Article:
Iran is not a lovely democracy any more than Hamas is still elected. Both have severe human right abuses and no free speech or free press to moan to.

While Israel gives all its population human rights and equality eg women, gays and freedom of worship, it does have major security concerns due to its violent Islamic Jihadist neighbours’ threats.

Although he is correct that Hamas were elected in 2004, having banned further elections now makes them a totalitarian regime. Likewise Iran is not a ‘cuddly democracy’ as he believes.

I suppose he also believes Iran, the world’s second largest oil producer, needs alternative ‘nuclear’ energy for peaceful purposes?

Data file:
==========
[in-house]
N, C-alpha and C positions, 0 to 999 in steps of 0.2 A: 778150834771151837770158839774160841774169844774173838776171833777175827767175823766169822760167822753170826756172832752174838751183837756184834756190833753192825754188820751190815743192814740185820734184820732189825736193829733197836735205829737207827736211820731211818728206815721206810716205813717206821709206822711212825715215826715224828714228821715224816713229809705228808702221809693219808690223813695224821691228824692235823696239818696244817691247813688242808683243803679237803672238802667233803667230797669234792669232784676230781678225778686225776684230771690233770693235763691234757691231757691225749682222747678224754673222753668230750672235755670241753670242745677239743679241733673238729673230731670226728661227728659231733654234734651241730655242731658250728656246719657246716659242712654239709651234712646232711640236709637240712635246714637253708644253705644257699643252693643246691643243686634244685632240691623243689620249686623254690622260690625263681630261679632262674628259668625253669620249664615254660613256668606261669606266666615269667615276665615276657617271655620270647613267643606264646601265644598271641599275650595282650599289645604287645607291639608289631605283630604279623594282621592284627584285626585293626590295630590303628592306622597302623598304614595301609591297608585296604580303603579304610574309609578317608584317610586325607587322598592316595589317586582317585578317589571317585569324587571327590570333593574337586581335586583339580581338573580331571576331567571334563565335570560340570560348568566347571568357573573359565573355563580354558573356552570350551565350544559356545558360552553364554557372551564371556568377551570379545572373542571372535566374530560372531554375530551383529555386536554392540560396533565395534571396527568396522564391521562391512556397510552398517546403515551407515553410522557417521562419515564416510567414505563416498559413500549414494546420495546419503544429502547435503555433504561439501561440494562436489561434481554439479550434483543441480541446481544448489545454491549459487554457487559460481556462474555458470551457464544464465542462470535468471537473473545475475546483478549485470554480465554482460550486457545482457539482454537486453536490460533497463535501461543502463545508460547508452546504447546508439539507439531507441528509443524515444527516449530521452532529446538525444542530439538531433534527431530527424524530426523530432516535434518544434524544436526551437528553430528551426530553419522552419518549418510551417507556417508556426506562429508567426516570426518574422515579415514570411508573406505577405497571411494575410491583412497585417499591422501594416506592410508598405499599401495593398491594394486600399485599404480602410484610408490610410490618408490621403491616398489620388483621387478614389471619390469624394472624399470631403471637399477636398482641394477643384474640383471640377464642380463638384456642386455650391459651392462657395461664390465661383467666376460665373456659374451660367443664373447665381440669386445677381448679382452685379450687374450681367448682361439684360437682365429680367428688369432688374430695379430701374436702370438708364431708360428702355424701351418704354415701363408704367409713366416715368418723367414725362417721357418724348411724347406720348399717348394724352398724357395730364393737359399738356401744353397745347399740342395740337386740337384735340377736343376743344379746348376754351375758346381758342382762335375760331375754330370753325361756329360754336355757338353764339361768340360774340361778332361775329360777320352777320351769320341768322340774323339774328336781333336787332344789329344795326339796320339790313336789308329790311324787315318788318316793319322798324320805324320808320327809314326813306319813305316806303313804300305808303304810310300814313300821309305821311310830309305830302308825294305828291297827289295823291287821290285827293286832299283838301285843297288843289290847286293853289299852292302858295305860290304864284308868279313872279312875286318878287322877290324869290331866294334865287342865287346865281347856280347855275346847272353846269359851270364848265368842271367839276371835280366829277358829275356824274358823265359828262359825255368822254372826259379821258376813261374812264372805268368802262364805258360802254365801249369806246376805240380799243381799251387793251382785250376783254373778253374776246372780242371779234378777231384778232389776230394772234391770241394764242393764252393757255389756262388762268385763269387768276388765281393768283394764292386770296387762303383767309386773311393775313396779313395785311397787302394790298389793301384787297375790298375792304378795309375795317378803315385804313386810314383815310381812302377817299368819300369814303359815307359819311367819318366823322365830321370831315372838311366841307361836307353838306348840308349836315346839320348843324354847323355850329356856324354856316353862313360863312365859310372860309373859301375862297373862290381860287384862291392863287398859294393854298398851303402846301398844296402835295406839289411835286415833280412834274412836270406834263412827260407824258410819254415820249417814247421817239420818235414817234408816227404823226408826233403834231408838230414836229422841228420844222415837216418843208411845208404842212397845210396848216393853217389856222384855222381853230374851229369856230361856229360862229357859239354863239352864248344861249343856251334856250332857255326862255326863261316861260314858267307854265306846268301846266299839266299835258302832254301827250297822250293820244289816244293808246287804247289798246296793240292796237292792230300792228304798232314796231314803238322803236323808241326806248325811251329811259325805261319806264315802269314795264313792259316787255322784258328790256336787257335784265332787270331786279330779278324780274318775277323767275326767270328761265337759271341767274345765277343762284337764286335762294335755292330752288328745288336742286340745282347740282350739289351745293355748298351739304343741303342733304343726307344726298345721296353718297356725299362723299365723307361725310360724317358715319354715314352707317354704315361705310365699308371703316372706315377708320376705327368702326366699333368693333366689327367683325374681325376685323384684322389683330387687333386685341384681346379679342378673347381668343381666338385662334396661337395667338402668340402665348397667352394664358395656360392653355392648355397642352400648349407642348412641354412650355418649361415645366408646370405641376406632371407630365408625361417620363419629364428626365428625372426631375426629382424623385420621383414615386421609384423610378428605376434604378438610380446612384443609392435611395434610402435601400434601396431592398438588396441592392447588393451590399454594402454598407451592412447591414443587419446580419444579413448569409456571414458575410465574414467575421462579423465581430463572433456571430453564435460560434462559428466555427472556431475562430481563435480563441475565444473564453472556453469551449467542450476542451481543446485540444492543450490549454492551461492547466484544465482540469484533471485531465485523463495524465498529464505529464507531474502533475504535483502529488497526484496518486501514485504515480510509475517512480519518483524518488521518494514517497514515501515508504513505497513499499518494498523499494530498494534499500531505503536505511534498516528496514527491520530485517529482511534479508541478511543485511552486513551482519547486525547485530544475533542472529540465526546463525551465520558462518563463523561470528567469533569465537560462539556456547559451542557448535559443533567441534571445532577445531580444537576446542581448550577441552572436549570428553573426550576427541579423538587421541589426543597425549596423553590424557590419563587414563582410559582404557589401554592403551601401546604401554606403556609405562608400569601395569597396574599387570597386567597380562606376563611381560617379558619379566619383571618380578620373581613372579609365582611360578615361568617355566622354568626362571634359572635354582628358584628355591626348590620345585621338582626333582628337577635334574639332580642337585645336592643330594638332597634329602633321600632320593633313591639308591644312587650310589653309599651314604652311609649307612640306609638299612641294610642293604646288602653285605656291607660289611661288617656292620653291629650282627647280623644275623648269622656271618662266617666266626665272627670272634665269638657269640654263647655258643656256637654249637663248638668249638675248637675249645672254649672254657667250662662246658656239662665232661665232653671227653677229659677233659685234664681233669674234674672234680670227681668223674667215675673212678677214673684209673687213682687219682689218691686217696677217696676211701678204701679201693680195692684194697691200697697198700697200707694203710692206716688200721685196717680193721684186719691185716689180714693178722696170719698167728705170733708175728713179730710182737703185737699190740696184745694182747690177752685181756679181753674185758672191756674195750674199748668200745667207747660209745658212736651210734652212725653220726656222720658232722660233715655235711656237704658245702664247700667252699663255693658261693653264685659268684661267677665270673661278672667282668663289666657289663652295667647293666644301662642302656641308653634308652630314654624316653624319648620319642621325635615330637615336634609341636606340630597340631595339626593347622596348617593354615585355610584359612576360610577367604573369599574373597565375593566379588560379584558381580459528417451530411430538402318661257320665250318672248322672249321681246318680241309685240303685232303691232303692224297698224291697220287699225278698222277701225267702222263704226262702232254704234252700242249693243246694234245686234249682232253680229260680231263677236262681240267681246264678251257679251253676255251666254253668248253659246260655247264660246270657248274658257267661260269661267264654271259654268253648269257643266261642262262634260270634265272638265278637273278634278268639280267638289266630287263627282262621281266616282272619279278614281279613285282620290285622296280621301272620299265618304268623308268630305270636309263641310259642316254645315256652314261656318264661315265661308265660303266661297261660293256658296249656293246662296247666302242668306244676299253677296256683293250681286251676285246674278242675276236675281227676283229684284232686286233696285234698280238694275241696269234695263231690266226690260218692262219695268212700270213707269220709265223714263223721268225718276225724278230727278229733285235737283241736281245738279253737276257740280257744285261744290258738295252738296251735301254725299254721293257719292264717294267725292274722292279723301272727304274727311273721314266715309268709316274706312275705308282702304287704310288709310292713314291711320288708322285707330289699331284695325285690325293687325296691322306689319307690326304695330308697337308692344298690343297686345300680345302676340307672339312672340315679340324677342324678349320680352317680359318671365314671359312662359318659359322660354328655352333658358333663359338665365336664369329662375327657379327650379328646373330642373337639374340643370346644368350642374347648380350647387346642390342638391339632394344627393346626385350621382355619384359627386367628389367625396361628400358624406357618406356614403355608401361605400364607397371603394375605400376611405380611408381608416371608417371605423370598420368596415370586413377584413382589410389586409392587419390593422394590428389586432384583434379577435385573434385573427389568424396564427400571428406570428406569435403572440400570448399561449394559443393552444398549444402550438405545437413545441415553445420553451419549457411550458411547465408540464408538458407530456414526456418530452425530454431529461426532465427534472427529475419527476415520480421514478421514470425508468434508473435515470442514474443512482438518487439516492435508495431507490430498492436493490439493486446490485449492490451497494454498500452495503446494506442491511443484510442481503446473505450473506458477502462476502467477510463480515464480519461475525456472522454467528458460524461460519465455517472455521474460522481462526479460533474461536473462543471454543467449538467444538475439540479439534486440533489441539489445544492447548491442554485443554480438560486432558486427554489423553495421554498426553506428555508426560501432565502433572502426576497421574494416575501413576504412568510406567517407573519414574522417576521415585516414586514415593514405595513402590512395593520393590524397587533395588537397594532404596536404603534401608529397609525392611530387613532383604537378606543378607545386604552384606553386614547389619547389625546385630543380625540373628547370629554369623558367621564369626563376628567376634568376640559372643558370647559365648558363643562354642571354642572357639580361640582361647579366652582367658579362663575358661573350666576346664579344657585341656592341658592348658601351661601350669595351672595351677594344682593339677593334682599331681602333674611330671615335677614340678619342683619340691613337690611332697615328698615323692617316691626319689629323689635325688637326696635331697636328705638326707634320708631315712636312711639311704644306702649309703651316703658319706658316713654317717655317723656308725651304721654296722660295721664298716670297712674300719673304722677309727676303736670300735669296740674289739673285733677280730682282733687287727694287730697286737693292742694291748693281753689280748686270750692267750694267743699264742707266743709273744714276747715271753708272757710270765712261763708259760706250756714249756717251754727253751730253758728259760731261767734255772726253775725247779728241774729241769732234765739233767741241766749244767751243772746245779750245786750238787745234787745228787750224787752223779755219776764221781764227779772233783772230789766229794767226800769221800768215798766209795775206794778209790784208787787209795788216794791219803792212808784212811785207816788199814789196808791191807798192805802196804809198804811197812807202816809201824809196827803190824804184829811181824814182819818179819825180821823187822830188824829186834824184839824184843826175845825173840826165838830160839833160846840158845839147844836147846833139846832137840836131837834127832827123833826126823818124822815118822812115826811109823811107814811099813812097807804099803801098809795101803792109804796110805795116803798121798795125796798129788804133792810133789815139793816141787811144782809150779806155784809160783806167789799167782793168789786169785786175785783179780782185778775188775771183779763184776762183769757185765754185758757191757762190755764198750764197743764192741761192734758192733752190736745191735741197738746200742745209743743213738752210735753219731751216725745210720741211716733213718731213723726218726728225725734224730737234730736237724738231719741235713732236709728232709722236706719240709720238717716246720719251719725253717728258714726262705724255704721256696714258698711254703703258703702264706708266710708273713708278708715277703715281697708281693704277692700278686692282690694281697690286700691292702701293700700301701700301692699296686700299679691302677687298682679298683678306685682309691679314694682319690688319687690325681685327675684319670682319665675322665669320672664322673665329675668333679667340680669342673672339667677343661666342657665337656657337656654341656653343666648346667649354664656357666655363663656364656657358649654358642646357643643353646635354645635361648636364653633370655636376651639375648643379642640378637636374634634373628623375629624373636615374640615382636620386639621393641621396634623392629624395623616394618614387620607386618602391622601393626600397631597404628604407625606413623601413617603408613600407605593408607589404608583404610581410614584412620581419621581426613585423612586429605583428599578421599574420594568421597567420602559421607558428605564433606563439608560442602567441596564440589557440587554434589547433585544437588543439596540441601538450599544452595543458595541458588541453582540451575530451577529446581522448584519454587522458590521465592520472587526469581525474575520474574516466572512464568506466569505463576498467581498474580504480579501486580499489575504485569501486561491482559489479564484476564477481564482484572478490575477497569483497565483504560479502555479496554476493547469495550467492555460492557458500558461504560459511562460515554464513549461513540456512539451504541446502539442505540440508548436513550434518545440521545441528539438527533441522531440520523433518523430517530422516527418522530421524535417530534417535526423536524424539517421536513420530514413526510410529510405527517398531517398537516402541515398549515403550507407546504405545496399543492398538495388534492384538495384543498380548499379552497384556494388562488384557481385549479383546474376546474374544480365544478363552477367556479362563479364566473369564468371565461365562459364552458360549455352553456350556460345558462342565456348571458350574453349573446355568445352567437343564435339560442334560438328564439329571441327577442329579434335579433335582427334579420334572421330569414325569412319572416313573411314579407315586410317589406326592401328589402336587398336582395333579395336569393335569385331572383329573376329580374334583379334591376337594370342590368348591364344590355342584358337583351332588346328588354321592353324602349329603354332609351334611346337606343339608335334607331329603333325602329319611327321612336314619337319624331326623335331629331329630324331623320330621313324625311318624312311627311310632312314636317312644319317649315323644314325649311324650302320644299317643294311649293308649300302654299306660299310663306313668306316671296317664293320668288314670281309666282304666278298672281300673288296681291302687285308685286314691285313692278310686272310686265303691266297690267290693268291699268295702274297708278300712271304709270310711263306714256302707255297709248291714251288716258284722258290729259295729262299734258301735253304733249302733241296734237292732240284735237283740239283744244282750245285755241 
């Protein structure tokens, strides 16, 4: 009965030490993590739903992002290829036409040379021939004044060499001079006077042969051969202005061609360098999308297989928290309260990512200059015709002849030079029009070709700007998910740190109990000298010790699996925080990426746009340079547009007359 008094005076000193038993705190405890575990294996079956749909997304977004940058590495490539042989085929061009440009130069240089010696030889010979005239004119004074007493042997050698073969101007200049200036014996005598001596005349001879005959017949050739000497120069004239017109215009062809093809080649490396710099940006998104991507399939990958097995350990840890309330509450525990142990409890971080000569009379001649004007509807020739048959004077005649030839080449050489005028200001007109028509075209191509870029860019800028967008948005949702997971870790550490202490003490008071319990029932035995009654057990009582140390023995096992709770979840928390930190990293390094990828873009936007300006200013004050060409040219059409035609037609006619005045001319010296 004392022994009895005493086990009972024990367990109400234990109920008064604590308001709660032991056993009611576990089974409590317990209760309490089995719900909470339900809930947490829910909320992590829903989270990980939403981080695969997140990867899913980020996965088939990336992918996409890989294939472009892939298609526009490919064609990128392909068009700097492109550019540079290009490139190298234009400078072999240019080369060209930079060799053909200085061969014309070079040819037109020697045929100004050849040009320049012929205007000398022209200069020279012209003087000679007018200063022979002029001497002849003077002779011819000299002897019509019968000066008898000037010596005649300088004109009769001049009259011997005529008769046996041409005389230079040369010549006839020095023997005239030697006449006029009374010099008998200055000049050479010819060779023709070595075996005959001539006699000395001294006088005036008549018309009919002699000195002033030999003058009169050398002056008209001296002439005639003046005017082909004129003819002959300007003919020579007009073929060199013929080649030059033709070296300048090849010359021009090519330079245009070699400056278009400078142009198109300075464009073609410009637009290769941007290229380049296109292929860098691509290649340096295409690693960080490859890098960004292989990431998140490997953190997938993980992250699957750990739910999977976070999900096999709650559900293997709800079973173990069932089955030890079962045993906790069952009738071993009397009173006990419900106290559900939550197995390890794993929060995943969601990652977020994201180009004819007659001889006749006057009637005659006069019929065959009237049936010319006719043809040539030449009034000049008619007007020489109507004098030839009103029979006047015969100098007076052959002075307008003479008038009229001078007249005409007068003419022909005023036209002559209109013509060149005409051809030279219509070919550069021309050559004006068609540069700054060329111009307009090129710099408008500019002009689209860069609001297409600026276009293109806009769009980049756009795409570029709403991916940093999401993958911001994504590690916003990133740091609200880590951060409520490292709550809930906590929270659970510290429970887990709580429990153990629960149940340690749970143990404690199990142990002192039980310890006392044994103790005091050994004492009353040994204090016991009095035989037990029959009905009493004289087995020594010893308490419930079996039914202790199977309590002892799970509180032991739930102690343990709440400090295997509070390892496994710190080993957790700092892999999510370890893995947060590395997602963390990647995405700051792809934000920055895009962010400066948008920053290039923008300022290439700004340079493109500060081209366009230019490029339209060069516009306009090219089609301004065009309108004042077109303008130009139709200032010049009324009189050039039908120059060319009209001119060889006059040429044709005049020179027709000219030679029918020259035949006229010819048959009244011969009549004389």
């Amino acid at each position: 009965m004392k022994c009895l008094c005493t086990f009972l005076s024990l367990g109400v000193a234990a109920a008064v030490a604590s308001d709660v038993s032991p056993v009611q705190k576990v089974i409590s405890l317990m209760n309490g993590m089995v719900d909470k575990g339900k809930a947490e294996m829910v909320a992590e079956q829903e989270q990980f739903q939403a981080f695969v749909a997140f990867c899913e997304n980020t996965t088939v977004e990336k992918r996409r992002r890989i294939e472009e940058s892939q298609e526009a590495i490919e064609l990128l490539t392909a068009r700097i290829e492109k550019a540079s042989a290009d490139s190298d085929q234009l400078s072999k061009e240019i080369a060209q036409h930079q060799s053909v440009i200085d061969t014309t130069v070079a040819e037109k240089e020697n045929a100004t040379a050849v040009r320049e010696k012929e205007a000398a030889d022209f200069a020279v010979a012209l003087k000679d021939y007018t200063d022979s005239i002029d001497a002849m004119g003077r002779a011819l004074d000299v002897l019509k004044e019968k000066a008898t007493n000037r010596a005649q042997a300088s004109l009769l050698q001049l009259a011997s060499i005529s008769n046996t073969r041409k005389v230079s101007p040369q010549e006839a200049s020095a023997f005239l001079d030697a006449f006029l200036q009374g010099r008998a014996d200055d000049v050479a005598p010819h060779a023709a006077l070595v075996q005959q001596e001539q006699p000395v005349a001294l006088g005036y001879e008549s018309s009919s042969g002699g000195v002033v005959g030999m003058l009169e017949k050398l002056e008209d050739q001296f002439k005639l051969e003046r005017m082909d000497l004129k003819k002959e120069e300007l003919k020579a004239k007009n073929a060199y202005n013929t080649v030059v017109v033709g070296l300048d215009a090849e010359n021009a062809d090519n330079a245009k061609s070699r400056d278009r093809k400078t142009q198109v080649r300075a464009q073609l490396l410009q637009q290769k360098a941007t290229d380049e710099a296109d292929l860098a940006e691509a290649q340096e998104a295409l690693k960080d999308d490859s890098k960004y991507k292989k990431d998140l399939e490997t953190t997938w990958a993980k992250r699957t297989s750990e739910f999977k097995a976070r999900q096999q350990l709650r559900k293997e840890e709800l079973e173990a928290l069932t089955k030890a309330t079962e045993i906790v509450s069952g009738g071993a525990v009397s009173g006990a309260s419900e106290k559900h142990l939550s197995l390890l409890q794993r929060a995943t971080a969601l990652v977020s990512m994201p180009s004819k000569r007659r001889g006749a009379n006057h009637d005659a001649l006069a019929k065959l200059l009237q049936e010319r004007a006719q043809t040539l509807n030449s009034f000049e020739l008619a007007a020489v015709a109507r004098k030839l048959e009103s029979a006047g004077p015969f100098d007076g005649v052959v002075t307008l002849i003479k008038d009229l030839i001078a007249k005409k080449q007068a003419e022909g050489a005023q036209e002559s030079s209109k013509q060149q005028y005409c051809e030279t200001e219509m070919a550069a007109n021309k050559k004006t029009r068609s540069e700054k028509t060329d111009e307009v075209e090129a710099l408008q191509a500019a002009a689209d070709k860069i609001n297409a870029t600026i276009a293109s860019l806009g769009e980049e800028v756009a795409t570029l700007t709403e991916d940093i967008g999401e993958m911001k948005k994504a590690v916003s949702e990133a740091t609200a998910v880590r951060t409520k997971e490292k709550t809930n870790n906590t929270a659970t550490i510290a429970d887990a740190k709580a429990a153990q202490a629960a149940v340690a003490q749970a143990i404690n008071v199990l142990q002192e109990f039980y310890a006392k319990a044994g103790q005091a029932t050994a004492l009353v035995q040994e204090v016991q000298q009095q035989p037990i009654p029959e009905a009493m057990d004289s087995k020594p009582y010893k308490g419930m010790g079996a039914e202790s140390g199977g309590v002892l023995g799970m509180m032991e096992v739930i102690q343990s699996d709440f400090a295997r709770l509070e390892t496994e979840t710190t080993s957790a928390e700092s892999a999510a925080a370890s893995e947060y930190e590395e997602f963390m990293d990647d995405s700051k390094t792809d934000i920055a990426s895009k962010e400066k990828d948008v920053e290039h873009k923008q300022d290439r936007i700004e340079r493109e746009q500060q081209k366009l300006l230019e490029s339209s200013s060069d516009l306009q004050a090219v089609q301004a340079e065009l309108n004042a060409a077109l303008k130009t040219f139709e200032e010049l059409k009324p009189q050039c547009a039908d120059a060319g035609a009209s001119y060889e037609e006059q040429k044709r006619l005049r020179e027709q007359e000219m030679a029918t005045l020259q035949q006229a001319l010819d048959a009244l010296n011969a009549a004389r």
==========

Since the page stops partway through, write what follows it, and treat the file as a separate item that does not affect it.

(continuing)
R OAKLEY
Edinburgh, Scotland

 

Catholic Church is fair game for media

I have heard the ‘what aboutery’ term used in many aspects of Ireland past and present but never before with regards to child sex abuse and ‘home’ scandals. That is until I read M Hayes (May 3).

The scandals are all wrong from all faiths and none of them should ever be played down. The writer says ‘when casting stones, do so with clean hands’. Well, unfortunately, I, like many abused by members of the Catholic Church, can’t get an apology either. Although my hands tremble when my past is triggered I assure you mine are quite clean. How many bishops and cardinals can say the same?

The writer says the media seems to think the Catholic Church is fair game. The Catholic Church has attacked and abused its flock over many years. That makes them fair game and they are still trying to hide the facts.

GERARD GORMAN
Newcastle, Co Down 

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Letters to the Editor